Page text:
After leaving, I tried asking a policeman how much a taxi would cost to get to my metro station. He said 20 pounds, and then asked if I wanted him to get me a taxi. (Clearly, he would’ve gotten a big commission for that…) I said no, because I knew that was way too much. Instead I heard a guy ask a taxi driver to the same metro station, so I asked if I could go with him and he said sure….. and it cost me 2 pounds instead of 20. What you go through to save $3.
Then I walked over to the Nile River, to where I thought there would be some feluccas (the sailboats). It seemed very slow, so I didn’t have to bargain very hard. I ended up paying 50 pounds (or $10) for an hour on the Nile, just me and Captain Helme! He didn’t speak a word of English, except somehow he knew the word “zigzag,” which is exactly the method he used to get us back into port. OK, it wasn’t two days on the Nile at Luxor, but I get the whole gist of what the felucca thing is all about. I major hotels (Four Seasons, Grand Hyatt, Hilton) are all right on the Nile as well.
And now…. Just some random notes on Cairo and Egypt.
• I don’t think I’ve ever seen to many palm trees laden with dates… at least we know where they come from now, just like the olives from Tunisia.
• During Ramadan, the restaurants and cafes are either closed or empty, but by late afternoon, before sunset, you can see people starting to drift in, waiting until it’s official and they can finally eat. If you have family, you generally eat with them, but restaurants do open after dark. There are also places set up that seem to be feeding the homeless (or that’s how it appears, which would make sense since Ramadan is all about giving of yourself to God.)
• One of the primary employers has to be the police departments and the national guard. There are SO many policemen out on duty, sometimes 3-4 at a station, most with guns or rifles, and almost all looking extremely bored.
• I told you that the best and fastest, and free, wifi is at McDonald’s. It’s amazing, and they don’t care how long you stay online. I always buy a coke or an ice cream, although other seems to just come in and use it for free. There is that “McArabia” on the menu that I should try tho… evidently it has garlic sauce and onion.
• Egypt is the economic powerhouse for all of the Arab world, there’s just no way around it. They’re consumers, and export as well, and shopping seems to be a national pastime. But if you want to succeed in the Arab arts, politics, technology, fashion, etc. etc., you must “make it” here in Cairo first.
• Also during Ramadan, there are many special soap operas that show at night, specifically made and geared for that time after dinner when the family is sitting around and looking for something to do. Evidently, many of them either ratchet up the story line, or bring in big name stars during Ramadan, all to capture your interest.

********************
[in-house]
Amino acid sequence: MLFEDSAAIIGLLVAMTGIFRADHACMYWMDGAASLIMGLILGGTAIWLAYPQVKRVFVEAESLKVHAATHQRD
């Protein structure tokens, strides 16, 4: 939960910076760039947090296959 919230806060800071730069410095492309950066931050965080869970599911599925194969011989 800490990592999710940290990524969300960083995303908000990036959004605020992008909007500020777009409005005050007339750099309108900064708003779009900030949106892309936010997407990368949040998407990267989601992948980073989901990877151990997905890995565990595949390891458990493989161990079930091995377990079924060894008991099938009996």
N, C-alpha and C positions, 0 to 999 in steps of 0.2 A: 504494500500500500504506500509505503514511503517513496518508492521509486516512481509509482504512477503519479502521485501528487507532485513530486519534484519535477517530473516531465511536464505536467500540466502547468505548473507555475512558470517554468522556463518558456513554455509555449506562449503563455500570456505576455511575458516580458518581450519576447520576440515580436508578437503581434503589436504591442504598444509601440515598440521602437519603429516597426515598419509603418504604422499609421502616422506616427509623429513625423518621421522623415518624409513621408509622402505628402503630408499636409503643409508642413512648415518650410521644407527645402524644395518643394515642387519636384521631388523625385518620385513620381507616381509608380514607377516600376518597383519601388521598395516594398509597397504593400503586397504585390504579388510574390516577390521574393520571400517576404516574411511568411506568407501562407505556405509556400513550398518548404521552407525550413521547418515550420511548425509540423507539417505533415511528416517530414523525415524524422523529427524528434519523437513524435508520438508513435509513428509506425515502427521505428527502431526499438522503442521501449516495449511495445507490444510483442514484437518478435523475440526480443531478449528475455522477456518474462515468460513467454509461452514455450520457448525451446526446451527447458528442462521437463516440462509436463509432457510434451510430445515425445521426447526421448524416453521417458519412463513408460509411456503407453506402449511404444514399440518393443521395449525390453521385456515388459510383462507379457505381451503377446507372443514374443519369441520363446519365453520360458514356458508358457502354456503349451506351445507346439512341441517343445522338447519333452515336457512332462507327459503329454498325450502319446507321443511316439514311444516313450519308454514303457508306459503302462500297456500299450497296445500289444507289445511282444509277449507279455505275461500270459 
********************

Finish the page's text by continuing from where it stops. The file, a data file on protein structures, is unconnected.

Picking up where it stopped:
• One thing about Cairo: no two of anything is alike. There’s no cookie cutter aspect, and every car, home, door, street, metro stop, bus and on and on is different from the next. I haven’t been out to the nouveau riche parts of Cairo, with names like West Lake and Le Grande, but I bet you they don’t all look the same. That said, I do wonder if any construction projects get done here, since the vast majority seem to be stalled or abandoned.
• There are women-only cars on the subways here, and they’ll tell the men to get off if you accidentally get on one. (I know!)
• There was an article in the Egypt Times, the English-language daily newspaper that comes with the International Herald Trib, about how one of the leading Muslim clerics has said that good Muslims should not celebrate birthdays. (Not all the clerics agree on this matter, however.) They do celebrate Muhammed’s birthday, but that’s it. The article said that birthdays are a “western innovation” and someone in the article said that birthdays only “remind me that I am closer to death.” But some parents still put on birthday parties for their kids, and that can include clowns, cake and pony rides at vast expense. However, some of the merchants report that it can be hard to get birthday items imported, like balloons and such, and that they can also be hassled by the “religious police.” Eh?? What’s that??
• A fanous is a lantern that is used only during Ramadan, sort of like a multi-colored Christmas lantern. They used to be homemade from tin and glass, but now the Chinese are making and importing them, which upsets some people here.
• Truth be told, I’m not in love with Cairo. It’s vast, sprawling, decaying, dirty (on the verge of filthy) and noisy, and this from a guy who likes big cities. Yes, it has its history — thousands of years of it. And then Omar Sharif… but what after that? I just don’t find the people very friendly, and sometimes even disdainful, sometimes nearly hostile.
(PS: I really did try and post more pix, but I keep getting some error code from Blogger, and I just don't have to figure out what's going wrong. Again, there will be lots of photos to see, someday!)

Enough for one blog! Up next: Alexandria.